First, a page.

MK We are working across the R&D blueprint with a number of scientists and researchers all over the globe and one of the areas that we are working on is the acceleration of vaccine developments; not just us, we’re working with people across the globe. There’re at least 20 vaccines that are in development for COVID-19 and you heard us report – I think, Mike, you can give a little more detail on this – of the first trials that are starting 60 days after the virus was sequenced, if I’m not mistaken.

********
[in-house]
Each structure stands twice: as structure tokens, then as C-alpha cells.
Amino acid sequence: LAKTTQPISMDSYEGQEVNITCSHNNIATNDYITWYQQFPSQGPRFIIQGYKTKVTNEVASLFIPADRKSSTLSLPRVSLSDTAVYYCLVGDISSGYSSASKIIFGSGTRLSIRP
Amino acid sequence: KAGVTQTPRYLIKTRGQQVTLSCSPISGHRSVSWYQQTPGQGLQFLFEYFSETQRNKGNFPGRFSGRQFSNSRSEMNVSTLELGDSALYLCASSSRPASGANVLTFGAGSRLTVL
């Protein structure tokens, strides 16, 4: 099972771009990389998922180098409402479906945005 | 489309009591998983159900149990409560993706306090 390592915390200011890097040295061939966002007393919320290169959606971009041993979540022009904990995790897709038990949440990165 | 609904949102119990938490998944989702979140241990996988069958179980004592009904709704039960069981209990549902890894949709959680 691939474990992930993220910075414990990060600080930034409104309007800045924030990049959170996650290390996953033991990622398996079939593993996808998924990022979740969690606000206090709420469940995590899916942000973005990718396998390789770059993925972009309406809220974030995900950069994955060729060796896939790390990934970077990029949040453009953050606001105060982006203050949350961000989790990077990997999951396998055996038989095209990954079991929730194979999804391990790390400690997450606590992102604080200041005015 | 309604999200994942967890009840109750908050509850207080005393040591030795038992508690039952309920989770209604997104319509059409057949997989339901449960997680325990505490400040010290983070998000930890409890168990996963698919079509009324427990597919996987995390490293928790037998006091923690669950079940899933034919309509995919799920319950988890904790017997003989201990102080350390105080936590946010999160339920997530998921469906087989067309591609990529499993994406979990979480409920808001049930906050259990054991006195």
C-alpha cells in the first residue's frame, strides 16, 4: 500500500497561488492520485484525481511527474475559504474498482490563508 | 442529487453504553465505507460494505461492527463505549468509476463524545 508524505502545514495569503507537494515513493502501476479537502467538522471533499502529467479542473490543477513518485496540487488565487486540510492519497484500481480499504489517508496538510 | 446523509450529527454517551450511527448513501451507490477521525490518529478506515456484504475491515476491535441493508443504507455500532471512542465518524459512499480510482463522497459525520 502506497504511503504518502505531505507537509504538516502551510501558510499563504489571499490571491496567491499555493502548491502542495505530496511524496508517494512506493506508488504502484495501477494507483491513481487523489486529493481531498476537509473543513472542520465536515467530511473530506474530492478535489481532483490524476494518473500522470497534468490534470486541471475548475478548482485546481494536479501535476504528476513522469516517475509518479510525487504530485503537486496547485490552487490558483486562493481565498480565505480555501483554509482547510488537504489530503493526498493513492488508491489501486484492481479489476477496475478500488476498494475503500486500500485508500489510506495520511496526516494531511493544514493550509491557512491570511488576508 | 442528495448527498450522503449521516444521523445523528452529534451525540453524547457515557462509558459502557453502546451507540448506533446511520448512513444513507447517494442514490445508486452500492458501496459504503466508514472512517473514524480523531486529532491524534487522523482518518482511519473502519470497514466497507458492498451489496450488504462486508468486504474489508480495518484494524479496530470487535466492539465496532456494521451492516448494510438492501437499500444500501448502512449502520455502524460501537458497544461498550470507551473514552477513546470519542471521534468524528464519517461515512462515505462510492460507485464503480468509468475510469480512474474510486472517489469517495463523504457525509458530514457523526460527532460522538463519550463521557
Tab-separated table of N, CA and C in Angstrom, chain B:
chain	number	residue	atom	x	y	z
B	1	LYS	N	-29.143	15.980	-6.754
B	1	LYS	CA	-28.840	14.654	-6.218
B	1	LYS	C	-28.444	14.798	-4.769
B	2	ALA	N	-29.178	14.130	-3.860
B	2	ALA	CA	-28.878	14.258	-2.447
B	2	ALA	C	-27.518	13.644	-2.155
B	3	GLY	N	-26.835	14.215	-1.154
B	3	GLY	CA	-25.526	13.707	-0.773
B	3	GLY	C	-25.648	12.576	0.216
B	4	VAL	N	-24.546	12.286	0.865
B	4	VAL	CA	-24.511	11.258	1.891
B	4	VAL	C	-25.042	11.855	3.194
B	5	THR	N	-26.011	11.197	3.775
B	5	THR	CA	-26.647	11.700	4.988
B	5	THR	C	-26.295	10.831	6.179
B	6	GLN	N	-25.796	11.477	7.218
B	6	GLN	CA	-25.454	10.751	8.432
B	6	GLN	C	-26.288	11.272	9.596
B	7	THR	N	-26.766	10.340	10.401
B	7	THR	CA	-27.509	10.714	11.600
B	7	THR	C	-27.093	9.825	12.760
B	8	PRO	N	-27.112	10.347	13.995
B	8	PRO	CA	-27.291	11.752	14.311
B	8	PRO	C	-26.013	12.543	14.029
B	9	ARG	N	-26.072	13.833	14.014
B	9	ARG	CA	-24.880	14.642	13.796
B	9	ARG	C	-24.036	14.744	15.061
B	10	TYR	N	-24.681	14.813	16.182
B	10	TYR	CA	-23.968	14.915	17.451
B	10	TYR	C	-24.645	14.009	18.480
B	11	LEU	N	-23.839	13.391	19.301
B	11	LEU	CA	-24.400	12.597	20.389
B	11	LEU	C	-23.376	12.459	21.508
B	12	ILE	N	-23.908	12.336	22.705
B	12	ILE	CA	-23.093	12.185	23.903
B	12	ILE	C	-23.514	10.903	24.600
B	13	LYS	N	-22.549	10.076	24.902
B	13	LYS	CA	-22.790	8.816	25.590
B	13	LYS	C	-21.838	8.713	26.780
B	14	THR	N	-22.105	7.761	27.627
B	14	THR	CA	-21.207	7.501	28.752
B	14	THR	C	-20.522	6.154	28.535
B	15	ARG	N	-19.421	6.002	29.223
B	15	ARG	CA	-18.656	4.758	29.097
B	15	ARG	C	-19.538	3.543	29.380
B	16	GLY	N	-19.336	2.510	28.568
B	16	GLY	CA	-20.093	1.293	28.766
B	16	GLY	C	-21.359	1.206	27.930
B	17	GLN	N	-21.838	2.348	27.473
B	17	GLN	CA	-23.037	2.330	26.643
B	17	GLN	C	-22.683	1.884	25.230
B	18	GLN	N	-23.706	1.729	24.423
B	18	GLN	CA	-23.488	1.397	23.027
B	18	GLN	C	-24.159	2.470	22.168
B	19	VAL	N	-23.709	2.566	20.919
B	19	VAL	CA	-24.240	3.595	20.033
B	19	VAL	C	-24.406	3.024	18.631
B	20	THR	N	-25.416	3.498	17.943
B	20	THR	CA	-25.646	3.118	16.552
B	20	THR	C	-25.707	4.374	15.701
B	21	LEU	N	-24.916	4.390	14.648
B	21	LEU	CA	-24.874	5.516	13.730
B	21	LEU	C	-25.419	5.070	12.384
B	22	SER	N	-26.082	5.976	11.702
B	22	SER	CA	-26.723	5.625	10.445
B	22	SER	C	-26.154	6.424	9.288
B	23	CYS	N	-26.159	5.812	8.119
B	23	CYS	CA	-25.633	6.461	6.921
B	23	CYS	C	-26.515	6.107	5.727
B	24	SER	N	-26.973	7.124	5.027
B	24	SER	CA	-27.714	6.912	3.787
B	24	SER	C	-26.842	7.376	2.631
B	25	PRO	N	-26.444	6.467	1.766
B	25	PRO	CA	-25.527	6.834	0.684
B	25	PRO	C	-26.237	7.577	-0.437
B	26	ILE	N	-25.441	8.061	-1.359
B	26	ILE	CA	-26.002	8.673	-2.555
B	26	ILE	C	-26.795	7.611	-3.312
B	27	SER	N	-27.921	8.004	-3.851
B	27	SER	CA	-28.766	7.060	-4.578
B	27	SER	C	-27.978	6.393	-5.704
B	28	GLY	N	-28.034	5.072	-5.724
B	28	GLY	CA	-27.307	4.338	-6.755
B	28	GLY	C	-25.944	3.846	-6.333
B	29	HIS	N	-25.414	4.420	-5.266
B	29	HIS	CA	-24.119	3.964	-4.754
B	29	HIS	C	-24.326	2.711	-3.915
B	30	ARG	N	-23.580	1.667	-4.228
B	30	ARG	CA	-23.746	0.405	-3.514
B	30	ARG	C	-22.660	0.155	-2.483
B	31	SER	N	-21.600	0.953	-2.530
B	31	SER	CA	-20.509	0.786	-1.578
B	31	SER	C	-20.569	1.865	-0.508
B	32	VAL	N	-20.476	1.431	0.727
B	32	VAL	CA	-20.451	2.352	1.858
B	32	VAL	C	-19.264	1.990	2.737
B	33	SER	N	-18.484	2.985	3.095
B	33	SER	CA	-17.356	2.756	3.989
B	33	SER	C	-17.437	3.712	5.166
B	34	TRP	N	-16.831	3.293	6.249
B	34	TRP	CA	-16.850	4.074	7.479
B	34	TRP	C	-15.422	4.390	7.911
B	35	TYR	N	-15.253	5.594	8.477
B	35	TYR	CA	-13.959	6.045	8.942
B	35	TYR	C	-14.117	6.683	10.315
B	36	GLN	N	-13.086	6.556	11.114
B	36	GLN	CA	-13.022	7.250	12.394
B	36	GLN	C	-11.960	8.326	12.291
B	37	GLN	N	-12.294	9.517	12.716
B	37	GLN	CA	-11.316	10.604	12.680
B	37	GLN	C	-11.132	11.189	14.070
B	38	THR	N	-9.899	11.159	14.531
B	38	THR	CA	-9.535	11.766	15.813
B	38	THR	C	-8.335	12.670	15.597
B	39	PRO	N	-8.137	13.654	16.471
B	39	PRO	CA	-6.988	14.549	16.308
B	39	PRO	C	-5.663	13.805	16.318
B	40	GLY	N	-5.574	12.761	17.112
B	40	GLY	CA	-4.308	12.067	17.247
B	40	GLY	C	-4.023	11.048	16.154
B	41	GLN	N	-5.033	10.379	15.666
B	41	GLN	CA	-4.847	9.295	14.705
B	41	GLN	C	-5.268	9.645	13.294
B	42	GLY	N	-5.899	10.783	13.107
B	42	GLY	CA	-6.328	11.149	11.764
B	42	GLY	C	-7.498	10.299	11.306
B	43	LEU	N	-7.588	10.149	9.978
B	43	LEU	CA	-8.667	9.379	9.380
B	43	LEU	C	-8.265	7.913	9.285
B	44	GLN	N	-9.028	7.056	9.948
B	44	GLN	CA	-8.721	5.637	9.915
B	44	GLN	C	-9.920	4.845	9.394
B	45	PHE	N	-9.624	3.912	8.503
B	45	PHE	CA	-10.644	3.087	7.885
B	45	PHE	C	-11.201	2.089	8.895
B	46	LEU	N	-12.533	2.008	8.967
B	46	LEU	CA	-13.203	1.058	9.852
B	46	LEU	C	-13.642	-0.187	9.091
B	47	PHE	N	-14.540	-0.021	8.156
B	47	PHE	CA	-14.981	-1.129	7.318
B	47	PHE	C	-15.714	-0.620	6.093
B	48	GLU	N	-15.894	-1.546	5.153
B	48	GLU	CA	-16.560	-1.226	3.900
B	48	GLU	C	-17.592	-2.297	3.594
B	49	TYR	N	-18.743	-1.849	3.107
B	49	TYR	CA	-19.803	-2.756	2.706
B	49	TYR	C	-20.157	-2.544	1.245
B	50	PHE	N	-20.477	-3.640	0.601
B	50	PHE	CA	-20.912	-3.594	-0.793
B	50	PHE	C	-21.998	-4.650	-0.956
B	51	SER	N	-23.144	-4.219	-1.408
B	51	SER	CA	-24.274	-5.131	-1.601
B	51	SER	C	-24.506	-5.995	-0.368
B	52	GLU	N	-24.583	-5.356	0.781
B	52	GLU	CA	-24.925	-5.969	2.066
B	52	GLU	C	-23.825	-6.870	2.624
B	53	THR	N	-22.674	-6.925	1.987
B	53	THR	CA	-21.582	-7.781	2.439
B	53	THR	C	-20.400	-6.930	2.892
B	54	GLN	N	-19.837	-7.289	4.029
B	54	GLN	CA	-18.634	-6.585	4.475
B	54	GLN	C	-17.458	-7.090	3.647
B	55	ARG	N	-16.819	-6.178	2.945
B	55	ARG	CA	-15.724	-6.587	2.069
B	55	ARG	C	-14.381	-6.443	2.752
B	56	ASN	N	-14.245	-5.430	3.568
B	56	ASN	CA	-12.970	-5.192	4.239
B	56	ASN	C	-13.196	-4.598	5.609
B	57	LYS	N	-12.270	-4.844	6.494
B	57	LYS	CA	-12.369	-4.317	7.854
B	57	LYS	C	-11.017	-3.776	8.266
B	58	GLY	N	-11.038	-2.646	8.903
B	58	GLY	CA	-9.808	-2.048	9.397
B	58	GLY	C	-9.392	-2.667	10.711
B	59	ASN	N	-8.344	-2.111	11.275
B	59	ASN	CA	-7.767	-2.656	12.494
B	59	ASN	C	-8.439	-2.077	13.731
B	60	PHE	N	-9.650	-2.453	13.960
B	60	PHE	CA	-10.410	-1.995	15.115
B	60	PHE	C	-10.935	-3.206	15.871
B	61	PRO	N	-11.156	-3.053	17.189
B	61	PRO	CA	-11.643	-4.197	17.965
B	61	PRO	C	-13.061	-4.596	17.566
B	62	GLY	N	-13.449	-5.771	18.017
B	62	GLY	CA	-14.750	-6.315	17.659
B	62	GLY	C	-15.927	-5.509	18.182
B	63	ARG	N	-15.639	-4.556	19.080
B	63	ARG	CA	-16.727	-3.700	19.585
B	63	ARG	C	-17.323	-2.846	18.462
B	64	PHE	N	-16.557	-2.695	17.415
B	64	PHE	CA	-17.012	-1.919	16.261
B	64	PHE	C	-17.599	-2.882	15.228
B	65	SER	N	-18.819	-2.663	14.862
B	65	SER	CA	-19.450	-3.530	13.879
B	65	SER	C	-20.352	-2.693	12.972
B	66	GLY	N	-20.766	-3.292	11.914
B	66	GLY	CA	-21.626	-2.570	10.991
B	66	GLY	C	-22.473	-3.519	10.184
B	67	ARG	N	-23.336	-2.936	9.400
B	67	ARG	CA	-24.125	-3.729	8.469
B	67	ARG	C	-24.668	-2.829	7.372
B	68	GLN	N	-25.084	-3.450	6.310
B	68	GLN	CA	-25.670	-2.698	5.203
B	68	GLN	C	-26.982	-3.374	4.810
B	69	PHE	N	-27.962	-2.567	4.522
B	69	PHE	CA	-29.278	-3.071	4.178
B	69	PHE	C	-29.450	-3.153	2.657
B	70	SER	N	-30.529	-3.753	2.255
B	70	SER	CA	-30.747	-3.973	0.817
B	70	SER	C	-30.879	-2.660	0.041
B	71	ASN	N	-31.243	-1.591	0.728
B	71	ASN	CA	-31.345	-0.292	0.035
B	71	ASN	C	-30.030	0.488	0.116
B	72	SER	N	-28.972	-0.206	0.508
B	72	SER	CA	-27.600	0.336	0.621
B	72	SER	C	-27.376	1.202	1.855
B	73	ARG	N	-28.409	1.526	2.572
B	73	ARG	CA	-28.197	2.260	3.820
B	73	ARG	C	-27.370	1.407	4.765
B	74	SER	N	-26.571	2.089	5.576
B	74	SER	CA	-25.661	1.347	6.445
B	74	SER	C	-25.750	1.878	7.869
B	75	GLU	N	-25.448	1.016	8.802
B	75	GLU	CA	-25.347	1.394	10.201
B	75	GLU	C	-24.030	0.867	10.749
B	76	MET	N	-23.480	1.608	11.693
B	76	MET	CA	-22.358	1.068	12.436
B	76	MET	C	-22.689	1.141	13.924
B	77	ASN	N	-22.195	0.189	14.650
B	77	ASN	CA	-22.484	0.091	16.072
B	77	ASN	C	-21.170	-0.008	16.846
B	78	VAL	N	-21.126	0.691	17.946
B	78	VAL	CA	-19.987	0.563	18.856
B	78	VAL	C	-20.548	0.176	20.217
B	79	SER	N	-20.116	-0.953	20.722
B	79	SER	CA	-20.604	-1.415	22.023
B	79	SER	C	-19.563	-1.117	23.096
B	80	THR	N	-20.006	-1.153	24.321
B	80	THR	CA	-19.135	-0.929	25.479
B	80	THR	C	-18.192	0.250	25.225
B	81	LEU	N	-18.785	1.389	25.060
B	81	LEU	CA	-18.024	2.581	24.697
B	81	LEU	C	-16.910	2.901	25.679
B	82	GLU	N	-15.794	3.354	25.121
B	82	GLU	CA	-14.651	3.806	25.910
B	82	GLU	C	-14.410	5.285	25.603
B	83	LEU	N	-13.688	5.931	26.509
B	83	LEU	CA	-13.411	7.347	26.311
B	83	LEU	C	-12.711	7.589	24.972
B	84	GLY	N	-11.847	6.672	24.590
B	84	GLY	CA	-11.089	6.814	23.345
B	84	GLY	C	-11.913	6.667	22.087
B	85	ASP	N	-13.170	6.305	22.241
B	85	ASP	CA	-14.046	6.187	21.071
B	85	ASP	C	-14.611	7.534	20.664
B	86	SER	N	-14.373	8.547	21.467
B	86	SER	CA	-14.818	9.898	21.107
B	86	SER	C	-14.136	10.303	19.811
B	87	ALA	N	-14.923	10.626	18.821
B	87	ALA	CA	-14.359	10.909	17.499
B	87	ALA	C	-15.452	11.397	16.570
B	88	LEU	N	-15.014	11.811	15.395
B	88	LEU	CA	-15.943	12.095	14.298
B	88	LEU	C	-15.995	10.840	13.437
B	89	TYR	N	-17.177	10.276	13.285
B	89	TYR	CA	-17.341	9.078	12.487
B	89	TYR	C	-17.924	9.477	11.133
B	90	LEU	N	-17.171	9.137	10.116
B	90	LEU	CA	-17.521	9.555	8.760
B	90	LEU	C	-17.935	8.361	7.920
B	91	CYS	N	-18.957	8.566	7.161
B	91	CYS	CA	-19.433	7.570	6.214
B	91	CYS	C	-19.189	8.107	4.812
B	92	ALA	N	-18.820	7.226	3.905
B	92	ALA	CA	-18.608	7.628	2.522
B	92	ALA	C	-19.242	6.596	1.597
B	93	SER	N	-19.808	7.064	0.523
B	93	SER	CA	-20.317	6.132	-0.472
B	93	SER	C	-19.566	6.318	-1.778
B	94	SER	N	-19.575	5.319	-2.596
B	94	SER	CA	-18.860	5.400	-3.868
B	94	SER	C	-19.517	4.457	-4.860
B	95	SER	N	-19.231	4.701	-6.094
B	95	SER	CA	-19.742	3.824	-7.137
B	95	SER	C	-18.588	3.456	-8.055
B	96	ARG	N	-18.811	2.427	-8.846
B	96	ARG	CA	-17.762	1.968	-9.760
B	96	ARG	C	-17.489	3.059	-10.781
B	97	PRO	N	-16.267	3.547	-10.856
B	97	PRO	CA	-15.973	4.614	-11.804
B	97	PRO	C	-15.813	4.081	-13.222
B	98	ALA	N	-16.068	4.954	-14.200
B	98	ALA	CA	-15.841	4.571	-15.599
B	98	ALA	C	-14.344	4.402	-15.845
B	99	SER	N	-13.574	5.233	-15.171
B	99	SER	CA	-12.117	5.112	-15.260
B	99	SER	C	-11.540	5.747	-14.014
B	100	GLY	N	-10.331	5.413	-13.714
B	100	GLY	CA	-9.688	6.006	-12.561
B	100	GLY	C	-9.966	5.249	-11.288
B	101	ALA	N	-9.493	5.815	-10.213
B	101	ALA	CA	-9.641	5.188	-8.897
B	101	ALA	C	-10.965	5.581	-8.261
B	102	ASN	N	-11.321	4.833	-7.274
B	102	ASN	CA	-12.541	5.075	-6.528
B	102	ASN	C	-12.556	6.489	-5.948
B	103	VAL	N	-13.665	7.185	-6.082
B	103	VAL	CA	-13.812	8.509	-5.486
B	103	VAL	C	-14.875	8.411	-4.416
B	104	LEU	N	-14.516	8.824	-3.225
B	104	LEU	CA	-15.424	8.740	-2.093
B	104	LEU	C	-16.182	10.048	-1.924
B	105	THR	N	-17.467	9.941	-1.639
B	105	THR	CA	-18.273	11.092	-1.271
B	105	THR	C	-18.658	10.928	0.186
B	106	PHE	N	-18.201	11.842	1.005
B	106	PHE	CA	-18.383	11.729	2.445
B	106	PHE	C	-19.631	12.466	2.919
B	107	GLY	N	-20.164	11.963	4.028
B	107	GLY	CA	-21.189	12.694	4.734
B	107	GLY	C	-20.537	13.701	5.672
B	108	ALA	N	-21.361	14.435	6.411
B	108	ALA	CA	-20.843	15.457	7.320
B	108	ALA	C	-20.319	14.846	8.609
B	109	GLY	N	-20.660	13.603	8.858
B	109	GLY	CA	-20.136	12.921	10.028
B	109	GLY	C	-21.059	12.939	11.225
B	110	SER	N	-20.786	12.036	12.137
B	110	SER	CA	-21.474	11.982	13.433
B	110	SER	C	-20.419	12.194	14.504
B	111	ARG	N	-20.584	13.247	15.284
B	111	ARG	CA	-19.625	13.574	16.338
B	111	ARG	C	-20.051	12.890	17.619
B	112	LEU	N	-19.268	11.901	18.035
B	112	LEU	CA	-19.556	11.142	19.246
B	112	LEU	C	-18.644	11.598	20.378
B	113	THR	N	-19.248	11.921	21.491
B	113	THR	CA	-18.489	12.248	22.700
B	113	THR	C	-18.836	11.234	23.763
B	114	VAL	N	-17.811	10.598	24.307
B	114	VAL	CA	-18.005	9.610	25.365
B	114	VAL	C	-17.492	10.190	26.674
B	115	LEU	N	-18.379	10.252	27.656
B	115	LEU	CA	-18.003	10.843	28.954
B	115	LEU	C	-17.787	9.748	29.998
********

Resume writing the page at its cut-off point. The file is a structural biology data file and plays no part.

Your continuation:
The acceleration of this process is really, truly dramatic in terms of what we are able to do, building on work that started with SARS, that started with MERS and is now being used for COVID-19. We’re still some time away before we would have a vaccine that could be used and they still need to go through the trials to look at efficacy but this work is underway and we are very grateful to all of the partners that are working to get these clinical trials underway. Mike?
MR Maybe I could supplement again, yes; very pleased to see the work accelerating and we thank our colleagues in CEPI but also working very closely with Seth Berkeley and his colleagues at the GAVI and many, many others; the Gates Foundation and others.
00:47:44 / 00:45:20 (YouTube video time)